What do you know about Puerto Rican feminists? Not enough, right? Me either, which is why this week's Feministory features a crucial feminist of the United States' often overlooked Commonwealth, Puerto Rico.
I imagine you'veheard by now that last week's fifth season premiere of 30 Rock contained a rape joke. The particular scene people are talking about is one in which Pete (Scott Adsit) is telling Liz about how relaxed he's become since Jenna (Jane Krakowski) became a producer: "This morning I made love to my wife. And she was still asleep, so I didn't have to be gentle." We are provided with a visual. Quoth Liz: "That is one of the most upsetting things I have ever imagined." Pete: "Oh yeah?" And we get another visual.
Let's get one thing out of the way: whatever this little moment was, it was certainly about a "rape." I wish this went without saying, but of course if you click on some of the links in this post you will find people (usually male people) in comments sections saying hey, butt out, this is what happens in long-term marriages all the time! I didn't realize it was such a turn-on to have sex with people who are literally unconscious but apparently some people are into that. In any event, sad to say, like many rapists who don't think they are rapists because they are really very nice people and pay their taxes and have never lurked in dark alleyways in major urban areas, the salient question in any analysis of whether rape has occurred is whether or not your partner has consented to sex. Unconscious people can't consent because they are unconscious. Tautological, I know, but there you have it. So, hence, rape.
Sorry, y'all, but this blog has got two posts left! So you're not rid of me yet. I wanted to explore a subject related to FA that Alyx brought up in the comments on the last post—how do we determine what isn't fat? Where do we draw the line? And what exactly does "average" mean?
Welcome to Grand Rounds: Dissecting Grey's Anatomy, a roundtable on Grey's Anatomy featuring Snarky's Machine, Tasha Fierce, Everett Maroon, Redlami, and s.e. smith. This week's Grand Rounds is hosted by Snarky's Machine, so, without further ado, let's begin!
Since we're nearing the end of this blog, I thought now would be a good time to answer a question several readers have asked and basically summarize some of the lessons I hope you've taken away from our time together here. These are just starting points—I would suggest you do some further reading about thin privilege as well as how to practice FA.
The time has come, gentle readers, to say farewell, because every good contract must draw to an end, and this is the end of mine. I have really appreciated the opportunity to interact with all of you over the last two months, and I think we've had some excellent, if sometimes contentious, discussions.
It's clear that a lot of readers started thinking in new ways, and I appreciate everyone who took the time to read, comment, email, link, discuss offsite, or do all of the above. My goal with this series was to challenge dominant narratives in pop culture discourse and feminism, and I'd like to think that as each of you settles down in the next few weeks, months, years, to listen to a new album, crack open a freshly released book, watch a television pilot, this series will trickle through to you. You'll think not just about the depiction of women, but other issues, like race, fat, disability, class, sexual orientation, transgender identities.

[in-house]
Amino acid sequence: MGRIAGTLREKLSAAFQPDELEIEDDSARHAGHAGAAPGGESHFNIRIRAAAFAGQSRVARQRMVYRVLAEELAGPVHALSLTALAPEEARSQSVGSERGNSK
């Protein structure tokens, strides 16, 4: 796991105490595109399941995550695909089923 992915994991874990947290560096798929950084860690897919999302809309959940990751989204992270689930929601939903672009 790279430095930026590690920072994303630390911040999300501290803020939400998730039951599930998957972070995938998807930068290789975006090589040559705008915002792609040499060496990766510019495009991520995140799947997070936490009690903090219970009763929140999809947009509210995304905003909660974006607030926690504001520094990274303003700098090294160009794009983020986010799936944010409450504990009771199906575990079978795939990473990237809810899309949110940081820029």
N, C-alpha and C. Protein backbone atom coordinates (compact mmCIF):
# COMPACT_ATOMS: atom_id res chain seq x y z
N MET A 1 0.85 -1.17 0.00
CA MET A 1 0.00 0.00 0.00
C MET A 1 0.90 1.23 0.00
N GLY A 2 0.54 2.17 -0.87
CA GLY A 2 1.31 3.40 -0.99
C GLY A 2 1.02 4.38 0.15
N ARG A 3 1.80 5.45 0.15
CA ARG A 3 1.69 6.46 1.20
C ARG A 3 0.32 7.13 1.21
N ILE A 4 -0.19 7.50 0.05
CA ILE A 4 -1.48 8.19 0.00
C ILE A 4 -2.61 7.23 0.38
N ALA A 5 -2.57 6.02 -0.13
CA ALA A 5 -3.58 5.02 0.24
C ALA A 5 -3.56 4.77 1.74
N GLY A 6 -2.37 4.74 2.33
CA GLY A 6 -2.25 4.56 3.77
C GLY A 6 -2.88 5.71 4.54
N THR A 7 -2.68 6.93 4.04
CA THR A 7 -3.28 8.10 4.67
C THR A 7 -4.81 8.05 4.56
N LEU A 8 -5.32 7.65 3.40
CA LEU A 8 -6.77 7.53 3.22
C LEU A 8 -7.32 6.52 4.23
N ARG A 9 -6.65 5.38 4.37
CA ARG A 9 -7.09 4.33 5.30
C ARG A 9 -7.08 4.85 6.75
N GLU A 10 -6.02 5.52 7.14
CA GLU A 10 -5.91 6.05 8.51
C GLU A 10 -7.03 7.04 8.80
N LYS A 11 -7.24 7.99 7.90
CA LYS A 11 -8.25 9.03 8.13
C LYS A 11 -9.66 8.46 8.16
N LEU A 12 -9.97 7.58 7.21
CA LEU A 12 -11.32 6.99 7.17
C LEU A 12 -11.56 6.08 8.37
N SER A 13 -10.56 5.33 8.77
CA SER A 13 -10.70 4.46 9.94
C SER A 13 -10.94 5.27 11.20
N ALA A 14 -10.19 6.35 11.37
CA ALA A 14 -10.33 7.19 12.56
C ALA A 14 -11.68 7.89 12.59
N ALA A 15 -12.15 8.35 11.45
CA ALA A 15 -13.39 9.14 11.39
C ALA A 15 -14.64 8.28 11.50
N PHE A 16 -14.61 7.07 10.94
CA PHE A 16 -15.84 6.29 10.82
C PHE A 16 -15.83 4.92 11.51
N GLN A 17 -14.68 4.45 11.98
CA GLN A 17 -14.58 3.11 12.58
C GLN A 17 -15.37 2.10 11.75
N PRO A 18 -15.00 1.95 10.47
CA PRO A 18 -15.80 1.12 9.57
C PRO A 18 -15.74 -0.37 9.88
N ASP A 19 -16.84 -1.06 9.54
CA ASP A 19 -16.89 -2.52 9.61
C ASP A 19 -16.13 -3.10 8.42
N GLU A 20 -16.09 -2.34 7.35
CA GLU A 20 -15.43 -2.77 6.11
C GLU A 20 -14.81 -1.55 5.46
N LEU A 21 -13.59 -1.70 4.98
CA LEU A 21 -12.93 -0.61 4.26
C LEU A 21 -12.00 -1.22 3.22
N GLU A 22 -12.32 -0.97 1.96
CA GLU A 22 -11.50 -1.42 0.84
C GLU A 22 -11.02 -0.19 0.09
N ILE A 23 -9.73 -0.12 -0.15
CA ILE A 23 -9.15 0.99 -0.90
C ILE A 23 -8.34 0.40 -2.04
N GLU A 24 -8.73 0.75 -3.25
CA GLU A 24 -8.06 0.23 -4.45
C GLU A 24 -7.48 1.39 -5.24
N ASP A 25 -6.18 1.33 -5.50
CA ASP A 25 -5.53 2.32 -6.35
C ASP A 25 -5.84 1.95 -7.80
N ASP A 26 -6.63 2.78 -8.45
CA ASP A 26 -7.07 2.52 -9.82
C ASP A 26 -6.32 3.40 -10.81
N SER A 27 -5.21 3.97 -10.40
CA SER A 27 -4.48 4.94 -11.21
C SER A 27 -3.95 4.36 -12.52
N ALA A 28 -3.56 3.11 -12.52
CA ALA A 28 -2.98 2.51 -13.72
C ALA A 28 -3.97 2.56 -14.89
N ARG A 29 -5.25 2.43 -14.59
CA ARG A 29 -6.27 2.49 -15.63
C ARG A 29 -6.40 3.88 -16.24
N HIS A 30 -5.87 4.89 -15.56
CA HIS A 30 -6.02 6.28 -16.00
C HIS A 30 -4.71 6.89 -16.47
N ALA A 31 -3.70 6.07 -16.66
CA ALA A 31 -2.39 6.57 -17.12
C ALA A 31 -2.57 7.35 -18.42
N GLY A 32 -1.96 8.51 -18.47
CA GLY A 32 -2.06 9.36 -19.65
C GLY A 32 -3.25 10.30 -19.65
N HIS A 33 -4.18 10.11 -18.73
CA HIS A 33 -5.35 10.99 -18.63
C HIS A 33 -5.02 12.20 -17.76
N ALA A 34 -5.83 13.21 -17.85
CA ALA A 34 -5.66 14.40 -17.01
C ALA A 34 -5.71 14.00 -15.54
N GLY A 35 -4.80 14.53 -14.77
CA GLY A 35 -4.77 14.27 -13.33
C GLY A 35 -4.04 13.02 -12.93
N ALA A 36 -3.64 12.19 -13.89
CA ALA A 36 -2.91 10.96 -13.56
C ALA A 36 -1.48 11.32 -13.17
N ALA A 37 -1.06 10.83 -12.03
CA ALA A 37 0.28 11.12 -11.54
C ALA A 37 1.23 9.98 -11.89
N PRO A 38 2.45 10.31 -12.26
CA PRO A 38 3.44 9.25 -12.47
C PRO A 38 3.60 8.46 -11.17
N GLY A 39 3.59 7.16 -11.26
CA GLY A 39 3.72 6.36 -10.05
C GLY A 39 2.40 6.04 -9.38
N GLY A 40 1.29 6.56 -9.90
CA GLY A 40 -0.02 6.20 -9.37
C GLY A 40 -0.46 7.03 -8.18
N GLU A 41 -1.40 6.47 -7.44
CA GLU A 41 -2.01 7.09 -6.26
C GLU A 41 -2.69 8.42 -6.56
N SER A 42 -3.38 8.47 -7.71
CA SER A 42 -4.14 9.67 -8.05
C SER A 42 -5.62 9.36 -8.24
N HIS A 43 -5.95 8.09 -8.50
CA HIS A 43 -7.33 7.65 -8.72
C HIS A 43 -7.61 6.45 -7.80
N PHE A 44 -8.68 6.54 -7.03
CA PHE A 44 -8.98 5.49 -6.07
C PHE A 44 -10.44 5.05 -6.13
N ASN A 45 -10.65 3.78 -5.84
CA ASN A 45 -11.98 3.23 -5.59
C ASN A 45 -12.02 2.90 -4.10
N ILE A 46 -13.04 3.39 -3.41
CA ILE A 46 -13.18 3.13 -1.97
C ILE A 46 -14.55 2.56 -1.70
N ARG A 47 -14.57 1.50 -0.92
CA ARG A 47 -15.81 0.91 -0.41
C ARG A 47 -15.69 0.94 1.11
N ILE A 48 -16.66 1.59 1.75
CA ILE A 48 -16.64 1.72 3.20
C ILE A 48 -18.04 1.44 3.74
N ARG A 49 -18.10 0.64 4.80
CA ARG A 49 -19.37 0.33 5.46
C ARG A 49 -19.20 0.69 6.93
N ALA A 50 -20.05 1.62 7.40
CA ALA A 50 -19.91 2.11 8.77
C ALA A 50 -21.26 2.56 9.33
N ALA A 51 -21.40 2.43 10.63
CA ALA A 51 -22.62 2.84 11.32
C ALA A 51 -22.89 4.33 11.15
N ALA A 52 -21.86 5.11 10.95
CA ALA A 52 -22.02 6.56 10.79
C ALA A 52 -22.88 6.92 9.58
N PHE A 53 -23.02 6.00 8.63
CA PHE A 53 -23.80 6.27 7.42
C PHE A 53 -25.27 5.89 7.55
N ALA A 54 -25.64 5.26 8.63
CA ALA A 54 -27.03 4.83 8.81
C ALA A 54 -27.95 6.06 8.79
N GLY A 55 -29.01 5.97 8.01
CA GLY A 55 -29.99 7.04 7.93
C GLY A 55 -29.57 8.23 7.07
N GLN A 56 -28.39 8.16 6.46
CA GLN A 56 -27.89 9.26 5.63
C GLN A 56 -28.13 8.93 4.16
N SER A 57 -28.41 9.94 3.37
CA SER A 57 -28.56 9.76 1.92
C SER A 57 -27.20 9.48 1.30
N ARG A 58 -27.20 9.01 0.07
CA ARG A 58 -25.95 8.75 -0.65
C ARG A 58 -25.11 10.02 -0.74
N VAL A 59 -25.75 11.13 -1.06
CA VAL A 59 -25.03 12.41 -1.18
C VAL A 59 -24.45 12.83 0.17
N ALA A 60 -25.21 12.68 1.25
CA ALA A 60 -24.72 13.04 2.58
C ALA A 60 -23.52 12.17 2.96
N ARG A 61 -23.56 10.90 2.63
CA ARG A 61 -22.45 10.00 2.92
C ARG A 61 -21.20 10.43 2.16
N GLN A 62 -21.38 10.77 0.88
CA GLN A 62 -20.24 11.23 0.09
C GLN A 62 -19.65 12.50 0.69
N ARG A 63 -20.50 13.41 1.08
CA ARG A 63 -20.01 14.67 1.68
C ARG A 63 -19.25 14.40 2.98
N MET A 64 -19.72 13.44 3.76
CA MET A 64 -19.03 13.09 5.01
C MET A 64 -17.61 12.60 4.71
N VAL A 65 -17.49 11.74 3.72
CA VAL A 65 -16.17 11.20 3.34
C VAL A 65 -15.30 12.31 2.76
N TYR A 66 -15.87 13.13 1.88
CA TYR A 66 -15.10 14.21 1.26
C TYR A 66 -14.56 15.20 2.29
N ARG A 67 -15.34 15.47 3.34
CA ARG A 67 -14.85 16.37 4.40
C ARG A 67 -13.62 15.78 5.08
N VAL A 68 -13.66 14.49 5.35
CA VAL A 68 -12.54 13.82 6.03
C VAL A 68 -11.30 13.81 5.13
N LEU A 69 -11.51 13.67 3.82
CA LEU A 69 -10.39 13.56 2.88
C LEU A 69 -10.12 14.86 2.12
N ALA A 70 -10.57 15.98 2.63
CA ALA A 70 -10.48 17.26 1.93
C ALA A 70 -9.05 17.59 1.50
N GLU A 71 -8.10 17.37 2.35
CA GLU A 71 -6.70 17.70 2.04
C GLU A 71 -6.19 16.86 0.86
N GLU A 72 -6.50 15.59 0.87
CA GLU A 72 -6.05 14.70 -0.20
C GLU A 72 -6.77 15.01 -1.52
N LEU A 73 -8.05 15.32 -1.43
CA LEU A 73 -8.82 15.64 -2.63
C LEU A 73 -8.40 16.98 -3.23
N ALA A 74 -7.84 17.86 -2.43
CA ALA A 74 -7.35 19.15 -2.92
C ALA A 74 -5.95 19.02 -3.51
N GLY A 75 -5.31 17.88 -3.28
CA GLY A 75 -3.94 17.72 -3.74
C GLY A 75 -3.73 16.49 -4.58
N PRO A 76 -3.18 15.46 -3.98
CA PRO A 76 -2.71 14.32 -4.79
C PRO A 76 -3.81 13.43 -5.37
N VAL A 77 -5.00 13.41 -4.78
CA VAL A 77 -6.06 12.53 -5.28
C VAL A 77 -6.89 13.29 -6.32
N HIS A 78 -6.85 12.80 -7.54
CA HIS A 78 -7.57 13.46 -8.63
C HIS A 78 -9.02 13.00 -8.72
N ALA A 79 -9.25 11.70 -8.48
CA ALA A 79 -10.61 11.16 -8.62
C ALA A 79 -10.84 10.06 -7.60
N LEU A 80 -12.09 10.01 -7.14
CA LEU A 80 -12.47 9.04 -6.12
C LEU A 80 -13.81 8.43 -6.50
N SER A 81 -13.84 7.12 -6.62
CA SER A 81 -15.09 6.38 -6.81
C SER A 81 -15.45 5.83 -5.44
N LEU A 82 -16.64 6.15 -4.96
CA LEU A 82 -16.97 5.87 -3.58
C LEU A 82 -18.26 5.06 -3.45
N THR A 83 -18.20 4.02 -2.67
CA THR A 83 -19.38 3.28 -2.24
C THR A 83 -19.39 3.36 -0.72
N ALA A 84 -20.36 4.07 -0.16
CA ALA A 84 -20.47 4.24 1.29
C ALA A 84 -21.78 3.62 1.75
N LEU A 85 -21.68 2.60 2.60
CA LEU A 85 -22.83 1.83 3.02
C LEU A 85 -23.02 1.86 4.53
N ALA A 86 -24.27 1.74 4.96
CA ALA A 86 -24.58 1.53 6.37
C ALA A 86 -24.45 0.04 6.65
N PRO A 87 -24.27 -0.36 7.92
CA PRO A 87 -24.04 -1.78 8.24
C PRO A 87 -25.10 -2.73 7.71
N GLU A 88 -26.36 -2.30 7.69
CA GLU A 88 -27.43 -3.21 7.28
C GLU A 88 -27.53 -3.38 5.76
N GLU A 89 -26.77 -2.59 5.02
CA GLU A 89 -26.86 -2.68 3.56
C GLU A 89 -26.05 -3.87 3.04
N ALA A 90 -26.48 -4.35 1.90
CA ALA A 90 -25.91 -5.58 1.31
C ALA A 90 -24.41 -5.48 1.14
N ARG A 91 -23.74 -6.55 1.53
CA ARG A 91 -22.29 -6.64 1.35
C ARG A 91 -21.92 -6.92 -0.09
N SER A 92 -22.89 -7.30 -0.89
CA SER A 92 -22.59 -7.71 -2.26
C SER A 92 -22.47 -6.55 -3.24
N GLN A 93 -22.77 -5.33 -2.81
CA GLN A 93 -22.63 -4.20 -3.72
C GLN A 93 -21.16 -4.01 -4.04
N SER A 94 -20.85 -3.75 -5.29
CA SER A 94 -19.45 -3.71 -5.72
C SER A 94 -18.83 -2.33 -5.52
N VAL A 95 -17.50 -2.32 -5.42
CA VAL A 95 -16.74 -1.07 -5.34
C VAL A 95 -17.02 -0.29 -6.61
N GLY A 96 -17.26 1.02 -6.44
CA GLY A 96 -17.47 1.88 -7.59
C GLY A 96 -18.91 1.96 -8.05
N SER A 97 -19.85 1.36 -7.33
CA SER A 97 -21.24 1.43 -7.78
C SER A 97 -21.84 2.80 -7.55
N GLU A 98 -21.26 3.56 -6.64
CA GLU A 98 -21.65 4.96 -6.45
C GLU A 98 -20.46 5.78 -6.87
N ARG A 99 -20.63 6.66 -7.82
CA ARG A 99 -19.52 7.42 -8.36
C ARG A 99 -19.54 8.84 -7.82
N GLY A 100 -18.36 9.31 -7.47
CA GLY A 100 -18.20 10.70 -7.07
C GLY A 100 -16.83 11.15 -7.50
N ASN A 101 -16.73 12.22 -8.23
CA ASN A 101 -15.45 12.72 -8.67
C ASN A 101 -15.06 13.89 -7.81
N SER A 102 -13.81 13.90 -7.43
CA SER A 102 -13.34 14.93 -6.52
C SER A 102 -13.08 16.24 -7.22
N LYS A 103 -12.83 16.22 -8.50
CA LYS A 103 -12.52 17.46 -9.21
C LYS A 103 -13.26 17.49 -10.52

Gay high schoolers have a pretty rough go of it. Bullying, harassment, and feelings of isolation are all too common for a lot of gay teens, and many of them live in situations where they don't have access to queer-friendly organizations. Last week, a gay high school student in Indiana named Billy Lucas took his own life, reportedly because of the torment he experienced at the hands of his peers.
I wish I could have talked to this kid for five minutes. I wish I could have told Billy that it gets better. I wish I could have told him that, however bad things were, however isolated and alone he was, it gets better.
But gay adults aren't allowed to talk to these kids. Schools and churches don't bring us in to talk to teenagers who are being bullied. Many of these kids have homophobic parents who believe that they can prevent their gay children from growing up to be gay—or from ever coming out—by depriving them of information, resources, and positive role models.
Why are we waiting for permission to talk to these kids? We have the ability to talk directly to them right now. We don't have to wait for permission to let them know that it gets better. We can reach these kids.
[Warning: MASSIVE SPOILERS for the movie Catfish FOLLOW. It will be much less fun to watch if you have read the spoilers. However, if you don't plan to see it, have already had it spoiled and/or don't care about spoilers, read on.]